If you don't mind sacrificing your 2412H, you'll probably understand what I was getting at...and have a valuable experience of not banging your head against the wall and expecting a different outcome. Like I said...the 2412H makes a great tweeter....in a suitable system for it where it won't be abused. It's like putting in a 10 year old to catch for Nolan Ryan. It's gonna break.
    Edgewound...JBL Pro Authorized...since 1988
    Upland Loudspeaker Service, Upland, CA

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    I got to work on my JRX115 biamp project last night, removed the crossovers and am going to rewire the Speakon connector for biwire. I forgot to order some big film caps to protect the CD. Do I really need them? From the JBL crossover schematics I've looked at they don't use them. I have some non-polar electrolytics I can bypass with some smaller film to get me by.

    And my Selenium D220Ti seem to be a new version, D220Ti TRIO? Only info I can find online is in Brazilian (Portuguese?)

    http://i-jbl.a8e.net.br/static/pdf/28031090manutec.pdf

    They seem to be slightly different in some of the specs from the D220Ti.

  8. #8
    Senior Member edgewound's Avatar
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    Quote Originally Posted by LowerBeef View Post
    I got to work on my JRX115 biamp project last night, removed the crossovers and am going to rewire the Speakon connector for biwire. I forgot to order some big film caps to protect the CD. Do I really need them? From the JBL crossover schematics I've looked at they don't use them. I have some non-polar electrolytics I can bypass with some smaller film to get me by.

    And my Selenium D220Ti seem to be a new version, D220Ti TRIO? Only info I can find online is in Brazilian (Portuguese?)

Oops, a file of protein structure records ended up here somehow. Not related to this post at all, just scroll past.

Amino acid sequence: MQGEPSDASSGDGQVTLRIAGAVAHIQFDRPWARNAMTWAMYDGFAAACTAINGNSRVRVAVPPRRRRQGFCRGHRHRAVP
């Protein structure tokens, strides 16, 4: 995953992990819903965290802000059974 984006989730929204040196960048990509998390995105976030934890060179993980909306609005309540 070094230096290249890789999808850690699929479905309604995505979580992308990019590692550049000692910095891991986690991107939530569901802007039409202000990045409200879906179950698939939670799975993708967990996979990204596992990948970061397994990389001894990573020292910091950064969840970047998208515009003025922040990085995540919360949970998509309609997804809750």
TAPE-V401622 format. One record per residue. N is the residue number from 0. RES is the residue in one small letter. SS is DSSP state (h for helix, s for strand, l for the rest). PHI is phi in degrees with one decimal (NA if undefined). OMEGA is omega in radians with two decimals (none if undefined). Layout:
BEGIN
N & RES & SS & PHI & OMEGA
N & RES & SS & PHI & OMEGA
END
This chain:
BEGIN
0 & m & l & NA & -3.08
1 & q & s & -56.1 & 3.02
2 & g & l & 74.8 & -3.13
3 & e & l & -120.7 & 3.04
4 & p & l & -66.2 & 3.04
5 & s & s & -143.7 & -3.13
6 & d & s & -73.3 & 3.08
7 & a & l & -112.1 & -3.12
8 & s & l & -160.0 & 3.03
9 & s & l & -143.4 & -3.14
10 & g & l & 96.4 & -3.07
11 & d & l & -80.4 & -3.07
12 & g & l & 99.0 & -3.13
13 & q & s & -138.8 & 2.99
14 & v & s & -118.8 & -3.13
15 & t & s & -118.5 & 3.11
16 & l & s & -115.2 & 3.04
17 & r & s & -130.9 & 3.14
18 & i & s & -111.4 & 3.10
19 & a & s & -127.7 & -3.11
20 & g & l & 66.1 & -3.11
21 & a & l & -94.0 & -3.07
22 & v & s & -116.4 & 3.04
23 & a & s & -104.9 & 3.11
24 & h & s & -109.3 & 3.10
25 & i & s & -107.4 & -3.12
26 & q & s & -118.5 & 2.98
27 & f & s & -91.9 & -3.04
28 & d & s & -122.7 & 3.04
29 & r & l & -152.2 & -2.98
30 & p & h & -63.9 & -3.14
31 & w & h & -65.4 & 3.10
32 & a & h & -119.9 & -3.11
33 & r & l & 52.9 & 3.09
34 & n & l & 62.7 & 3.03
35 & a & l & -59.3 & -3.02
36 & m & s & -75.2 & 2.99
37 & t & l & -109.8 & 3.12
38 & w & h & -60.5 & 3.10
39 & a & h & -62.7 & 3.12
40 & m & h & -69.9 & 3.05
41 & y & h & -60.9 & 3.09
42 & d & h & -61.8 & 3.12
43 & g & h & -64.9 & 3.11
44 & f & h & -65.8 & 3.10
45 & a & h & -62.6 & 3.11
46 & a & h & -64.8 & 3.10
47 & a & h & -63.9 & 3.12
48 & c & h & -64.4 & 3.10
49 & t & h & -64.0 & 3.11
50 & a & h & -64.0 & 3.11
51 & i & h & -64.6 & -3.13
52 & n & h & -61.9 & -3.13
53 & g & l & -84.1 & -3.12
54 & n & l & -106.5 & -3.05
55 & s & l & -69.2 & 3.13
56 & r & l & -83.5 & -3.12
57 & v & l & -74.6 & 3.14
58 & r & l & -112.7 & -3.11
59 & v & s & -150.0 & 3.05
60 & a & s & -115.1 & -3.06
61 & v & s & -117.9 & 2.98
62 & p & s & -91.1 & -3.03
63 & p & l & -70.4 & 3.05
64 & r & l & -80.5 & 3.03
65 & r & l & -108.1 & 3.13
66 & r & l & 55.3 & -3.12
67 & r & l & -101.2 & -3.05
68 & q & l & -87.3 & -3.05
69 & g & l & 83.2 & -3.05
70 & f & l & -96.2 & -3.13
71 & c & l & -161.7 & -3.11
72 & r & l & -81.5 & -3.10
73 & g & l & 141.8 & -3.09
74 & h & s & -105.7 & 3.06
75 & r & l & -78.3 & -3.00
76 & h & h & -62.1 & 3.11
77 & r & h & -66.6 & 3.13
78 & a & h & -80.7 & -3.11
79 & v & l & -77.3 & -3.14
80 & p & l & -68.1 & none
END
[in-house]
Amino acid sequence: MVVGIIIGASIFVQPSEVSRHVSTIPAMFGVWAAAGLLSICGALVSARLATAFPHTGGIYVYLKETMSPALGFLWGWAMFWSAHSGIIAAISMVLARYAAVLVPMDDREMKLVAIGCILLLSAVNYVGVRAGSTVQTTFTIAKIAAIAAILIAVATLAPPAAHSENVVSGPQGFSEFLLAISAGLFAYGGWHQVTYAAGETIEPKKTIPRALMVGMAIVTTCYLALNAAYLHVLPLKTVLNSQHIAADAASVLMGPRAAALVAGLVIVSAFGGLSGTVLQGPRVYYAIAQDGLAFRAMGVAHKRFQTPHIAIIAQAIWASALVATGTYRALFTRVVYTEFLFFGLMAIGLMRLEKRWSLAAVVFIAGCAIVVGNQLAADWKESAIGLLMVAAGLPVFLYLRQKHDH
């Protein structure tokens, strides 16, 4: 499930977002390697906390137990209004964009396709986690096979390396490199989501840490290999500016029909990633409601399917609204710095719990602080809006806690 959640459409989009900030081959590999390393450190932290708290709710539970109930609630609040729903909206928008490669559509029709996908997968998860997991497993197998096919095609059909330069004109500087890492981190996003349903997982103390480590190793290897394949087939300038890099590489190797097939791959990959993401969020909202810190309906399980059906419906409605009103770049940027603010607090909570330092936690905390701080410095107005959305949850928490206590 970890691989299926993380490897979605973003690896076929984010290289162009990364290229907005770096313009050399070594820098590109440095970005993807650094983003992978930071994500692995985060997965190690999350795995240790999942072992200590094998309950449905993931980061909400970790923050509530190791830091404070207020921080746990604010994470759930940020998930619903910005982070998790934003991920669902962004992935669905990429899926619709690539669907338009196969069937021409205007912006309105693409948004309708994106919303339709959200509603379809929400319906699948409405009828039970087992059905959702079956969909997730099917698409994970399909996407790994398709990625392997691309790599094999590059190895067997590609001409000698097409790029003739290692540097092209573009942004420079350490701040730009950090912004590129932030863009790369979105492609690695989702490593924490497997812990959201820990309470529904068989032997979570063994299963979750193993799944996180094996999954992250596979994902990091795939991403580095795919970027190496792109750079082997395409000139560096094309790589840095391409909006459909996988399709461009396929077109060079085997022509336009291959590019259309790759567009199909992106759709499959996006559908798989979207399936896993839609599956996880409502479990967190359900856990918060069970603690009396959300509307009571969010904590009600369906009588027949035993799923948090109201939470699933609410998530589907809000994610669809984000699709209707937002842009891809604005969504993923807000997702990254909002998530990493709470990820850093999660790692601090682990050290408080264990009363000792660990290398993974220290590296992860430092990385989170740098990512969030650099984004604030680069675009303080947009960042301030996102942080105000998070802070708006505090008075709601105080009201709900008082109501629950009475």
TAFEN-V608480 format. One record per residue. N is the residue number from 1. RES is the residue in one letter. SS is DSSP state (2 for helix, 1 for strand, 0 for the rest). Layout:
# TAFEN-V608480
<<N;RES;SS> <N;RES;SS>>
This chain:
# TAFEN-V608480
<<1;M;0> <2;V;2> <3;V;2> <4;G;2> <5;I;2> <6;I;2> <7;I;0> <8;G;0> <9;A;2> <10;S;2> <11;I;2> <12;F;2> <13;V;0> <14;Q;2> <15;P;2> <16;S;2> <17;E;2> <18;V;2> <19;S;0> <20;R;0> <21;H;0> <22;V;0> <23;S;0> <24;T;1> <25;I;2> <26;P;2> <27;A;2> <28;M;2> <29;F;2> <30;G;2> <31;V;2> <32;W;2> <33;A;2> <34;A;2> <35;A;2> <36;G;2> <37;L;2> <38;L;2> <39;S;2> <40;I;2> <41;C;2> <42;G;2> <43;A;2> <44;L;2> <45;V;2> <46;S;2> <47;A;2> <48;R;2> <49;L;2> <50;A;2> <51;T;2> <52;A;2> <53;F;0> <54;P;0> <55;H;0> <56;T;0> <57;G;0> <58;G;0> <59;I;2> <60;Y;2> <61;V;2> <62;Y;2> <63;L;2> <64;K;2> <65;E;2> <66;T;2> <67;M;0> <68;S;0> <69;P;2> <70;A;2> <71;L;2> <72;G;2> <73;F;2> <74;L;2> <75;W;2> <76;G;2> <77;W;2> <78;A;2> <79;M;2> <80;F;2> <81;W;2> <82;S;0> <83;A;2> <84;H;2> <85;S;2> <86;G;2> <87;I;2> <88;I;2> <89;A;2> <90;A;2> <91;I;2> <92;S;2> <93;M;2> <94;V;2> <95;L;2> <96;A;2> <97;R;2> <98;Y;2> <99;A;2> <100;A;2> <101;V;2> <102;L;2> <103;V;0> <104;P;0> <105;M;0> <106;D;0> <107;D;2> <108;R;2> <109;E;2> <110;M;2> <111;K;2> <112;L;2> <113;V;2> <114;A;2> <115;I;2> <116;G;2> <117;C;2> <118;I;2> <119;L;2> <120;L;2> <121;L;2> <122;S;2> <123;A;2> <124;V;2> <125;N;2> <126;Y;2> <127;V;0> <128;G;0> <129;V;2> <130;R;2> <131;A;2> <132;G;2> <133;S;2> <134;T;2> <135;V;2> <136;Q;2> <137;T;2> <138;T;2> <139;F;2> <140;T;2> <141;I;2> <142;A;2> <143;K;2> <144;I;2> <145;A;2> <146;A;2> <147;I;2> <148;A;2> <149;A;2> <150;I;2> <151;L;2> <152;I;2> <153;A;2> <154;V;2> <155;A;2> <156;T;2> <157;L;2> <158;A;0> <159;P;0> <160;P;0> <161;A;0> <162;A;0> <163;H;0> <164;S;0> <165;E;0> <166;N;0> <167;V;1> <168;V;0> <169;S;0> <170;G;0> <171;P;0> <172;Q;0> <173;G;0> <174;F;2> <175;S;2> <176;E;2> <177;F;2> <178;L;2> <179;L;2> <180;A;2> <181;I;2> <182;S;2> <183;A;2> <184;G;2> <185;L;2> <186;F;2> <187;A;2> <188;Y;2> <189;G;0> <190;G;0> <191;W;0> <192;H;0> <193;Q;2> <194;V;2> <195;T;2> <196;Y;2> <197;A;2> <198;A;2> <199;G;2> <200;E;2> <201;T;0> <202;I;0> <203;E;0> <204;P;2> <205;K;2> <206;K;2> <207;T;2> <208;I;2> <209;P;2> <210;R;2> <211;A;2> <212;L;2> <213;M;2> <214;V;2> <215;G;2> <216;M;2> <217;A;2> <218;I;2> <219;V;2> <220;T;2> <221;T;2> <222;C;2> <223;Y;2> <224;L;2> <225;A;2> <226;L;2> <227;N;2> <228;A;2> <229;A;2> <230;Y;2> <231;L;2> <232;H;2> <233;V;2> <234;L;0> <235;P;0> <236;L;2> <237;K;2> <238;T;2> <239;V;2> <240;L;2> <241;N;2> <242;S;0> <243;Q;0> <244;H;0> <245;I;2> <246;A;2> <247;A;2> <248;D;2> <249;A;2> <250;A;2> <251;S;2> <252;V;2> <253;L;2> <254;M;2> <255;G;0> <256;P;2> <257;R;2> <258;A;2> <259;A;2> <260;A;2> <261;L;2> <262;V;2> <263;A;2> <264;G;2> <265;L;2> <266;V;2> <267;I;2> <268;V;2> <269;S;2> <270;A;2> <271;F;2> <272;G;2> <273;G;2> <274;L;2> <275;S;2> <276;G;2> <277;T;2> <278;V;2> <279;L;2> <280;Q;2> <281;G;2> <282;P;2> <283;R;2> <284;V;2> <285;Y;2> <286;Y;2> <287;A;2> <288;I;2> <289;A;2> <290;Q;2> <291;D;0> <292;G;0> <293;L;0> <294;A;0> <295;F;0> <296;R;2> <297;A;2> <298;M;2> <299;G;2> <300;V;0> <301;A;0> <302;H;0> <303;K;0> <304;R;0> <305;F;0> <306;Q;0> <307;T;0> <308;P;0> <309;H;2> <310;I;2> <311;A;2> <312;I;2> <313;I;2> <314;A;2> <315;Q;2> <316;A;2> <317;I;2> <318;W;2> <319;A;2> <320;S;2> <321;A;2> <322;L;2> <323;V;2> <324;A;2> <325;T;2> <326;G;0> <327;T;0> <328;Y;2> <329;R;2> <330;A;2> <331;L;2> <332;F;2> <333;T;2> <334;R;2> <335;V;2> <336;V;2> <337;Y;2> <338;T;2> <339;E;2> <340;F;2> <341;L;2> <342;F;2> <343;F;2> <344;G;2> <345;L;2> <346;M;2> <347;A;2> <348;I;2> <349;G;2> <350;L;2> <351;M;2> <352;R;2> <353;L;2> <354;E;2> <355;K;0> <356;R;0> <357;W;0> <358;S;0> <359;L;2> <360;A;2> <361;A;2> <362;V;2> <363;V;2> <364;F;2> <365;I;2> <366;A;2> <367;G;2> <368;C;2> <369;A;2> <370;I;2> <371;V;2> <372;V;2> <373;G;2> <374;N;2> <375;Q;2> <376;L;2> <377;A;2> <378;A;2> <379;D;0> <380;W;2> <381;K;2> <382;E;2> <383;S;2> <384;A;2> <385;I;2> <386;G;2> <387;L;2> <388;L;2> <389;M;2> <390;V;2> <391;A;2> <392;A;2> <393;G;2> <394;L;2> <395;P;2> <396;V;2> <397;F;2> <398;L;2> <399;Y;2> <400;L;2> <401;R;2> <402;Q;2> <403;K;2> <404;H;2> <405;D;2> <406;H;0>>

http://i-jbl.a8e.net.br/static/pdf/28031090manutec.pdf

    They seem to be slightly different in some of the specs from the D220Ti.
    You'll want to put a protection capacitor in series with the compression driver to protect it from turn-on thumps and/or DC voltage. JBL puts them on ALL biampable systems.

    10uF should be sufficient...smaller if you want to protect it from lower frequency adjustments so you don't have an "oops" moment.

    Mylar caps are good for this, and they're pretty cheap. NP electrolytics will work, too.
    Edgewound...JBL Pro Authorized...since 1988
    Upland Loudspeaker Service, Upland, CA

  9. #9
    Member Mitchco's Avatar
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    I biamped my JBL 4722's and got benefits like: http://sound.whsites.net/bi-amp.htm

    I don't know if your electronic XO can apply time delay, so you can time align the drivers, but there are benefits to that as well: http://sound.whsites.net/ptd.htm

    I did both and really liked how it improved the sound quality of my JBL's. A heads up with respect to the Crown XLS amps, they add delay to the audio chain. As an example, I show that here:
    http://www.avsforum.com/forum/89-spe...l#post49115305

    Hope you have fun!

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    Quote Originally Posted by Mitchco View Post
    I biamped my JBL 4722's and got benefits like: http://sound.whsites.net/bi-amp.htm

    I don't know if your electronic XO can apply time delay, so you can time align the drivers, but there are benefits to that as well: http://sound.whsites.net/ptd.htm

    I did both and really liked how it improved the sound quality of my JBL's. A heads up with respect to the Crown XLS amps, they add delay to the audio chain. As an example, I show that here:
    http://www.avsforum.com/forum/89-spe...l#post49115305

    Hope you have fun!
    My dbx PA2 does do time alignment:

    Name:  2017-06-22.jpg
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    Thanks for the heads up on the XLS delay, I wonder how much delay the XTi series has?

  11. #11
    Member Mitchco's Avatar